Main garden

The main garden holds tomatoes, cucumbers, acorn squash, cantaloupe, lettuce, carrots, scallions, beets, and eggplant.  They have all grown so big, it’s challenging to walk among the plants to pick what’s ripe!

Besides the cantaloupe which is a new item this year, we are trying artichokes.  Holy cow!  Do those leaves grow big!  And we’re getting buds–several on each stalk!  This is quite exciting and should make for some good eating.

Artichoke bud

We had so much luck with creating our own compost that you can be sure we’re going to continue with all our “green” kitchen waste and scraps.  It should really enrich the garden further next summer.  So far, it’s been good eating and the garden will continue to produce until late October.  Yum!

Published in: on August 7, 2012 at 8:09 pm  Comments (2)  

The July-August Challenges of Foreign Guests

This blog posting is not only late this week, but may be short and more personal than most of mine.  I am finding that I have less time for myself this week as our family is coming down the homestretch of week three of hosting a visiting family from Taiwan.  As part of the Chinese language program at the elementary school, about a dozen older grade school-aged students and a few parents as chaperones arrived about 15 days ago and after a brief trip to Yellowstone National Park (which apparently was a disaster and less than fun for them on many levels) they settled in to pretty much a routine of class hours at school, Saturday activities (local sight-seeing trips), and Sunday as a day of rest.

It’s been a learning curve/culture shock on both sides.  Since I’m chief meal planner and cook, my life has revolved around food purchasing, prep, cooking, and storage.  I feel like I am cooking for an army as we have a mom and her two children staying with us.  The kids are good eaters, especially vegetables.  I have been cooking mountains of broccoli, squash, green beans, you name it each night.  Thank heavens we’re growing a lot of it!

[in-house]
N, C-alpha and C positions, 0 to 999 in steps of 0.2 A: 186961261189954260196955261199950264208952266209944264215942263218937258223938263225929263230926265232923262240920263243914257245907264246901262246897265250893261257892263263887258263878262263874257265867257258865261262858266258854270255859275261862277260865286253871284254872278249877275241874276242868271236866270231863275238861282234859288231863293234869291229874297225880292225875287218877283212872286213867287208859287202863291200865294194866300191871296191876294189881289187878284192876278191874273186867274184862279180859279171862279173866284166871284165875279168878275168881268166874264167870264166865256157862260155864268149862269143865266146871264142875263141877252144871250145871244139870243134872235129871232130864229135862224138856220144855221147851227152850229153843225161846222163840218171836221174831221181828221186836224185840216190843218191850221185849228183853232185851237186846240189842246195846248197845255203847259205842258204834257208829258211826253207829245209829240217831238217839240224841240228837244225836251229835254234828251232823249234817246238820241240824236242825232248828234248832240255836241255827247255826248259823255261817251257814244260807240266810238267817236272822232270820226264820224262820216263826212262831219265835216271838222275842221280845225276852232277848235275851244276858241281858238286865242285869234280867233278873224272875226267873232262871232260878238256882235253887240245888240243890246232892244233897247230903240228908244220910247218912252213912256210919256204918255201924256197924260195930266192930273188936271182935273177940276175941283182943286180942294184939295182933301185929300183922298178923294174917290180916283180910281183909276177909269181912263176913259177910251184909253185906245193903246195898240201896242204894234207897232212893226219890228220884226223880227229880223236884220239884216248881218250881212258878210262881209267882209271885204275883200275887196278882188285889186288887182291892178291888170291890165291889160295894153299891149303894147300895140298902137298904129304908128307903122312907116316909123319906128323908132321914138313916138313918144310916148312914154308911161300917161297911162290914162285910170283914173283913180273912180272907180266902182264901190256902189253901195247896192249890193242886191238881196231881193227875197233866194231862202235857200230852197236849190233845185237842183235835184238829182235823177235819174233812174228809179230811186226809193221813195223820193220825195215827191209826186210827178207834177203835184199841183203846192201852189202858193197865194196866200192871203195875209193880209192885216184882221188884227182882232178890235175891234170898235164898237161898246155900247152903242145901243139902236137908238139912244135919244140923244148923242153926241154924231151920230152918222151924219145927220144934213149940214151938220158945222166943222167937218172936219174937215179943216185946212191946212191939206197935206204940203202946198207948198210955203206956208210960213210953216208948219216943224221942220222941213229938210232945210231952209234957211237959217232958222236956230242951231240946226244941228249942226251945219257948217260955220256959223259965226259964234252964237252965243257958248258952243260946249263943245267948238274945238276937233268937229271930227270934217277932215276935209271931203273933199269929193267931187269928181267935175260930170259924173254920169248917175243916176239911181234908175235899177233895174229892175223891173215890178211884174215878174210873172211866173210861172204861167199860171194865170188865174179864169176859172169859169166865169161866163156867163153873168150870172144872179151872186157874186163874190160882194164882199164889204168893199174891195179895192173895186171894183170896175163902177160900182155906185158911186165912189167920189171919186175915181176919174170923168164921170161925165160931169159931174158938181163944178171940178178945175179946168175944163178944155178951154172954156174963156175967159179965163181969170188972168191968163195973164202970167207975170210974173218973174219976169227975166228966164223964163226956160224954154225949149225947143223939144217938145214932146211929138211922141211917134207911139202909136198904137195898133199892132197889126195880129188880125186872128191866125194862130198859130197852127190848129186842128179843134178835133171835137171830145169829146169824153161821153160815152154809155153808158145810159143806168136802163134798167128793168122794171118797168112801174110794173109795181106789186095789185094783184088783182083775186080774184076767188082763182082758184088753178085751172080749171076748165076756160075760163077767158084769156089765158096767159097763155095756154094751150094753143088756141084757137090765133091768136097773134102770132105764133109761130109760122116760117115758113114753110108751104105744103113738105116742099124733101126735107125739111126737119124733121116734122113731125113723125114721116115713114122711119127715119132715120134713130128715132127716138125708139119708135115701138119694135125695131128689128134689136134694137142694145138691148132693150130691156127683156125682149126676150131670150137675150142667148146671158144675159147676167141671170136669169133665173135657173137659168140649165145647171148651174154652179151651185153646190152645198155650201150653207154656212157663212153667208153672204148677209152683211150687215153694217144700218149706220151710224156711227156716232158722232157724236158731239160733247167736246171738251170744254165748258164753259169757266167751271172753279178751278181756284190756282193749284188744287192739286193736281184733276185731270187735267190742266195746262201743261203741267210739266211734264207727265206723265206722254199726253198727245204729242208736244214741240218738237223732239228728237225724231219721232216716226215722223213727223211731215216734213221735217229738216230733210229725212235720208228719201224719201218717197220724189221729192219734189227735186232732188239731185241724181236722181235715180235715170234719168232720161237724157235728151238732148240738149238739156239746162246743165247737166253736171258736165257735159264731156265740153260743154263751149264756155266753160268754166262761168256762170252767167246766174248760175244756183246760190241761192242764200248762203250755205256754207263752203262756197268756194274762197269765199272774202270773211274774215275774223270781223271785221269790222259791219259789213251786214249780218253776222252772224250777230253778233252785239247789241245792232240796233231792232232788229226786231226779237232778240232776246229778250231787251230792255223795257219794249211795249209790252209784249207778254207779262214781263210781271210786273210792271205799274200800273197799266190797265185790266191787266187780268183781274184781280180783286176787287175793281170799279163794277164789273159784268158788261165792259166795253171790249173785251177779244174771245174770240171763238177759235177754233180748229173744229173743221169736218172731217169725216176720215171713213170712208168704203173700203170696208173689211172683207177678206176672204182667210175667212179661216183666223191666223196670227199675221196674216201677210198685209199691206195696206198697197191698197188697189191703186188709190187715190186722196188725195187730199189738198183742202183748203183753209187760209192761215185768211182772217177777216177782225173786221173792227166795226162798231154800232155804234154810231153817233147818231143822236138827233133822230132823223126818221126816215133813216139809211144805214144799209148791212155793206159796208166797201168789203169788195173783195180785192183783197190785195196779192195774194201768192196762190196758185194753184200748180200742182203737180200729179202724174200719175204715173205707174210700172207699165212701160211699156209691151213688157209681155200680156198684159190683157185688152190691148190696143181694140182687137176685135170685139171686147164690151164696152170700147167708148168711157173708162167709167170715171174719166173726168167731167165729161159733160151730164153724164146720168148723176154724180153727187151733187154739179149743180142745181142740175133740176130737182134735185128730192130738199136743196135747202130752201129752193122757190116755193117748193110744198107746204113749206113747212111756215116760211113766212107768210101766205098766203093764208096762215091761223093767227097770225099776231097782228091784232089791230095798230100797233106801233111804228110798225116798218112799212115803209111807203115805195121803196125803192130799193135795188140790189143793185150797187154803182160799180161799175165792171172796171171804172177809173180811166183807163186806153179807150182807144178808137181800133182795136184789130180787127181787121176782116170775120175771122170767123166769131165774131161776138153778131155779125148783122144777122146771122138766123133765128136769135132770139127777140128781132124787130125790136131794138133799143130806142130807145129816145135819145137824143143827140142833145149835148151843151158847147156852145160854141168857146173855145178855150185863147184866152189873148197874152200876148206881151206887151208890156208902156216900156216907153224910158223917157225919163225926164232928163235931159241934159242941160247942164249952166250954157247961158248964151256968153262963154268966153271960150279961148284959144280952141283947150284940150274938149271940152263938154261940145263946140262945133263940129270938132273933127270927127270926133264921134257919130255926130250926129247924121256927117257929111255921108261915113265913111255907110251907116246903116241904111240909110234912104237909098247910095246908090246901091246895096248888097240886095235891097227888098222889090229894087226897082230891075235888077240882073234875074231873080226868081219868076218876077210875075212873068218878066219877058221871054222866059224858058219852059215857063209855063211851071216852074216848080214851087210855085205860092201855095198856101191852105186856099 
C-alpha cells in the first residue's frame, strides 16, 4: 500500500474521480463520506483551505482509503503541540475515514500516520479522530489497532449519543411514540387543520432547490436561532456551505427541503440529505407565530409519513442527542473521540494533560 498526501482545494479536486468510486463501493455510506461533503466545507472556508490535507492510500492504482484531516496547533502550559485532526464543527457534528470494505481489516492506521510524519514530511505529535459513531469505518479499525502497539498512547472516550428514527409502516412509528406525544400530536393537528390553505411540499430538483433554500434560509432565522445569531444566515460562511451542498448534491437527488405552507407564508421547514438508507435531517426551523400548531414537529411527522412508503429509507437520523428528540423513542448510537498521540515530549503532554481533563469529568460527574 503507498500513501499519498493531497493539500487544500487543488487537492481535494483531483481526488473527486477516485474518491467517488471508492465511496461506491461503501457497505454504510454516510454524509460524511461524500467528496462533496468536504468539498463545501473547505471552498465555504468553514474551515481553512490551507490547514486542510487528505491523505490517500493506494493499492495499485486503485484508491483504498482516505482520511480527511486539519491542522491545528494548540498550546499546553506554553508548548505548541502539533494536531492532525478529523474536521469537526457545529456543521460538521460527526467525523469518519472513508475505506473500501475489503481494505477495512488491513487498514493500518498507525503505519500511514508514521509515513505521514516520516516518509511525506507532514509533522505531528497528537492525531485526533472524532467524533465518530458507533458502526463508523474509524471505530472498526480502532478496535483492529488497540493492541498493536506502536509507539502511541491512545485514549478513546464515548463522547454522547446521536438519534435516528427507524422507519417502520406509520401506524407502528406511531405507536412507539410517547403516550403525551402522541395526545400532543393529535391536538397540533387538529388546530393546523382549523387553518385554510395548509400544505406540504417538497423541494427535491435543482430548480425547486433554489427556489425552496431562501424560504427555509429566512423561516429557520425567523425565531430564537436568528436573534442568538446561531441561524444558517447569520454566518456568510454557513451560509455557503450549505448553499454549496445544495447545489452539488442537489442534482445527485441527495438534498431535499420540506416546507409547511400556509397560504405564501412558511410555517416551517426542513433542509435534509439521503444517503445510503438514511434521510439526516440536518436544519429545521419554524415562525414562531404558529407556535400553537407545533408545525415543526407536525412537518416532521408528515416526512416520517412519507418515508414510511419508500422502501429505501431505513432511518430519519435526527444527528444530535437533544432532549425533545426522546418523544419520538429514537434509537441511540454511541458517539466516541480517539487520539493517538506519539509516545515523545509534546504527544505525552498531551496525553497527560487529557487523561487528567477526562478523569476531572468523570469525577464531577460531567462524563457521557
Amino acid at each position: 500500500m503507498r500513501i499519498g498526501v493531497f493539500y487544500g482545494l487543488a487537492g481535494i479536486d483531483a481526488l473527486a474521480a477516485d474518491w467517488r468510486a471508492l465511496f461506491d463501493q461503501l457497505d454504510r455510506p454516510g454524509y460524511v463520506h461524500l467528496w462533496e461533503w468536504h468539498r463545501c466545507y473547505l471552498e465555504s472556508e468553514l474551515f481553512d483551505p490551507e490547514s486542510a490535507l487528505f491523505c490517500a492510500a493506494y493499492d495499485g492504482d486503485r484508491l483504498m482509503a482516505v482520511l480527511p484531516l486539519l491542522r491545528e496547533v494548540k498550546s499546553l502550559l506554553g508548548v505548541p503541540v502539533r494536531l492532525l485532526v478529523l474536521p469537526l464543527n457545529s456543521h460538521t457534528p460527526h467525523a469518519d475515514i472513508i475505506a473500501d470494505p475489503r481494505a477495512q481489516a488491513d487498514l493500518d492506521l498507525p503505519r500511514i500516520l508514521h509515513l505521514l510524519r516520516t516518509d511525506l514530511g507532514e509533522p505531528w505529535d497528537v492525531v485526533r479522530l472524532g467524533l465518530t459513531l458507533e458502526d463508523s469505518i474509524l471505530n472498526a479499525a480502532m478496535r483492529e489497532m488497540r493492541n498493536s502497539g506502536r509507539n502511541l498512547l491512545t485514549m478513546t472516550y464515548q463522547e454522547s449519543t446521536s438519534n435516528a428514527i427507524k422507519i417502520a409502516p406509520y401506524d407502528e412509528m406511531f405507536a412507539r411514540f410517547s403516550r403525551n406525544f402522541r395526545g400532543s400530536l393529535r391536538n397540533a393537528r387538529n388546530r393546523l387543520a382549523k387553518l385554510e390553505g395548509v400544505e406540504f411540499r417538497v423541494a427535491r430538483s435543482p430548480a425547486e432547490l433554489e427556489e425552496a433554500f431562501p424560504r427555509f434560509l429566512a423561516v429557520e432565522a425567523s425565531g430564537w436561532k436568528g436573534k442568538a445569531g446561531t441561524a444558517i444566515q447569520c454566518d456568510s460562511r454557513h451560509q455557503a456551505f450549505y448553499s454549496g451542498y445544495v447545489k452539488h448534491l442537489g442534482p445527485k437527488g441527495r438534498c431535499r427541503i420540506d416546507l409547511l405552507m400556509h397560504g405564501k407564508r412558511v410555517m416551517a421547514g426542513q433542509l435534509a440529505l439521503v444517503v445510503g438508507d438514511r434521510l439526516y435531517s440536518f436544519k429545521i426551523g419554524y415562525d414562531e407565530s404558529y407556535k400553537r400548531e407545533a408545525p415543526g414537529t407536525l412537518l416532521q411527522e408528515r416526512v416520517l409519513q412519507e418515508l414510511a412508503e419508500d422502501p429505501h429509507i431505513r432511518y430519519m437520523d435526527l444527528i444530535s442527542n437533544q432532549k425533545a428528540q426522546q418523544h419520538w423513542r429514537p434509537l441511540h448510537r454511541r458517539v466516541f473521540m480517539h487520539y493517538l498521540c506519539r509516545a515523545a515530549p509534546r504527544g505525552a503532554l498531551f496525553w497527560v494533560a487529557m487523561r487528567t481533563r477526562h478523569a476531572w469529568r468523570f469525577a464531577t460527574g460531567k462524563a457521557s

Noise levels and privacy issues are also part of the experience.  The decibel levels produced by our visitors’ conversation leave one’s ears reverberating.  And we have learned to lock all bathroom and bedroom doors as often the entire family will be in unexpected areas that one would consider “private” or walk in without knocking.

The mom showed me how to make Chinese chicken and dried mushroom soup (to my mind, dried mushrooms reconstituted in water, then cooked in soup are like rubber balls) and Chinese pork and cabbage dumplings (really yummy!) and in return, I’ve been giving her cooking lessons, American style: homemade pizza, brownies, soft jam thumbprint cookies, and tomorrow it will be Italian bread.

I’m also becoming a mother confessor, hearing about the downsides of her physician husband (distant and disconnected from the kids: it is the Taiwanese way apparently), her mother-in-law who lives with them (not good), and her own struggles with depression.

The kids (9 & 11) have some learning disabilities, but can flip with ease from Chinese to fairly fluent English.  We all (Charlie the corgi included, as he’s a novelty and target for over-enthusiastic rough-housing) just have to hang in there until Monday when they fly out of Utah to spend the rest of the month with friends in San Francisco, plus a side trip to Las Vegas and the Grand Canyon.

The visit has been fun at times, yet stress-filled for all parties.  The washing machine has been busy doing extra duty as have the bathrooms.  Cooking for the 4 of us will seem like a breeze now and I’ll certainly embrace a quiet house.

I keep thinking of Anne Frank, her family and the extra people who lived with them and all of them stuffed in an attic apartment and how tough that must have been.  At least we’re not in hiding from enemy soldiers….

Published in: on August 1, 2012 at 8:40 pm  Comments (3)